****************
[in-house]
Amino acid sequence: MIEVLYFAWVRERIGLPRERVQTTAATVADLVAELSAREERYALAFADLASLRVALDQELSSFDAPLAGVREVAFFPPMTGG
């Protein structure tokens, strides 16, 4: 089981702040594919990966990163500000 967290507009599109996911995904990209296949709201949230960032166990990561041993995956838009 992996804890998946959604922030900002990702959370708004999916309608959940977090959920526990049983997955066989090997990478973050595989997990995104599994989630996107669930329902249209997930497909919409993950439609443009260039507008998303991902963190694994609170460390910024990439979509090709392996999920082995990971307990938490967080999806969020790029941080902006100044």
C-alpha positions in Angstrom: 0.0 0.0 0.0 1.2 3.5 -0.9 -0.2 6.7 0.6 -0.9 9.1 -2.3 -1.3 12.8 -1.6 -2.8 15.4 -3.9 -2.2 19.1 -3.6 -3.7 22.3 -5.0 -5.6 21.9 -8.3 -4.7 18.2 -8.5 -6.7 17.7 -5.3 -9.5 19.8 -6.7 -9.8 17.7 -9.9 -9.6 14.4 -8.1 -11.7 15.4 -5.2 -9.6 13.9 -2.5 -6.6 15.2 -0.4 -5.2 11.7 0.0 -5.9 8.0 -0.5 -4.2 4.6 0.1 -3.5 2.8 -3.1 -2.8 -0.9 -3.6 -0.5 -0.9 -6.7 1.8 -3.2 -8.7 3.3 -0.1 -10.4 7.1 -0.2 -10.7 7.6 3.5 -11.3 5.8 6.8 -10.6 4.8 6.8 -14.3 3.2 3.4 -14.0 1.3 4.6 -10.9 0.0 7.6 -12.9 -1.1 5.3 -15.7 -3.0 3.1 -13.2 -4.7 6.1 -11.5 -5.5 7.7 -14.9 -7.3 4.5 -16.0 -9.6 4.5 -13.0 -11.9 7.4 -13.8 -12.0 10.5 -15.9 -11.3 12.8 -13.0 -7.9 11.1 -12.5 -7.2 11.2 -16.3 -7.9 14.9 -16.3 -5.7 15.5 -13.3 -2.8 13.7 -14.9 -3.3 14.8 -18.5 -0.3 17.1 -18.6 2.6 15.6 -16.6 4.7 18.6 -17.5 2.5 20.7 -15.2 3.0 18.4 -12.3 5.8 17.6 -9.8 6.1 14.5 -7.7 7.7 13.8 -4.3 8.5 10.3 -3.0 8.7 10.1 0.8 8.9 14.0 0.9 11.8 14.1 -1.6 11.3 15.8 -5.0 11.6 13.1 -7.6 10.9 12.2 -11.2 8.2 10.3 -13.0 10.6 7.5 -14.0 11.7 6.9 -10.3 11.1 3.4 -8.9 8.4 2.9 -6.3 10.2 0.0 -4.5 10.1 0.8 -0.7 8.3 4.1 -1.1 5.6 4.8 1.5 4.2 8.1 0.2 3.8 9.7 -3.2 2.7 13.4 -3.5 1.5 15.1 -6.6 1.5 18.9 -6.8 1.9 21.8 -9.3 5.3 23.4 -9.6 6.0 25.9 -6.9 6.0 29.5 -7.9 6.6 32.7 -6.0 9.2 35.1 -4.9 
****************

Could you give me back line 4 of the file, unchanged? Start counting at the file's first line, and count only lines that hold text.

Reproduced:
C-alpha positions in Angstrom: 0.0 0.0 0.0 1.2 3.5 -0.9 -0.2 6.7 0.6 -0.9 9.1 -2.3 -1.3 12.8 -1.6 -2.8 15.4 -3.9 -2.2 19.1 -3.6 -3.7 22.3 -5.0 -5.6 21.9 -8.3 -4.7 18.2 -8.5 -6.7 17.7 -5.3 -9.5 19.8 -6.7 -9.8 17.7 -9.9 -9.6 14.4 -8.1 -11.7 15.4 -5.2 -9.6 13.9 -2.5 -6.6 15.2 -0.4 -5.2 11.7 0.0 -5.9 8.0 -0.5 -4.2 4.6 0.1 -3.5 2.8 -3.1 -2.8 -0.9 -3.6 -0.5 -0.9 -6.7 1.8 -3.2 -8.7 3.3 -0.1 -10.4 7.1 -0.2 -10.7 7.6 3.5 -11.3 5.8 6.8 -10.6 4.8 6.8 -14.3 3.2 3.4 -14.0 1.3 4.6 -10.9 0.0 7.6 -12.9 -1.1 5.3 -15.7 -3.0 3.1 -13.2 -4.7 6.1 -11.5 -5.5 7.7 -14.9 -7.3 4.5 -16.0 -9.6 4.5 -13.0 -11.9 7.4 -13.8 -12.0 10.5 -15.9 -11.3 12.8 -13.0 -7.9 11.1 -12.5 -7.2 11.2 -16.3 -7.9 14.9 -16.3 -5.7 15.5 -13.3 -2.8 13.7 -14.9 -3.3 14.8 -18.5 -0.3 17.1 -18.6 2.6 15.6 -16.6 4.7 18.6 -17.5 2.5 20.7 -15.2 3.0 18.4 -12.3 5.8 17.6 -9.8 6.1 14.5 -7.7 7.7 13.8 -4.3 8.5 10.3 -3.0 8.7 10.1 0.8 8.9 14.0 0.9 11.8 14.1 -1.6 11.3 15.8 -5.0 11.6 13.1 -7.6 10.9 12.2 -11.2 8.2 10.3 -13.0 10.6 7.5 -14.0 11.7 6.9 -10.3 11.1 3.4 -8.9 8.4 2.9 -6.3 10.2 0.0 -4.5 10.1 0.8 -0.7 8.3 4.1 -1.1 5.6 4.8 1.5 4.2 8.1 0.2 3.8 9.7 -3.2 2.7 13.4 -3.5 1.5 15.1 -6.6 1.5 18.9 -6.8 1.9 21.8 -9.3 5.3 23.4 -9.6 6.0 25.9 -6.9 6.0 29.5 -7.9 6.6 32.7 -6.0 9.2 35.1 -4.9 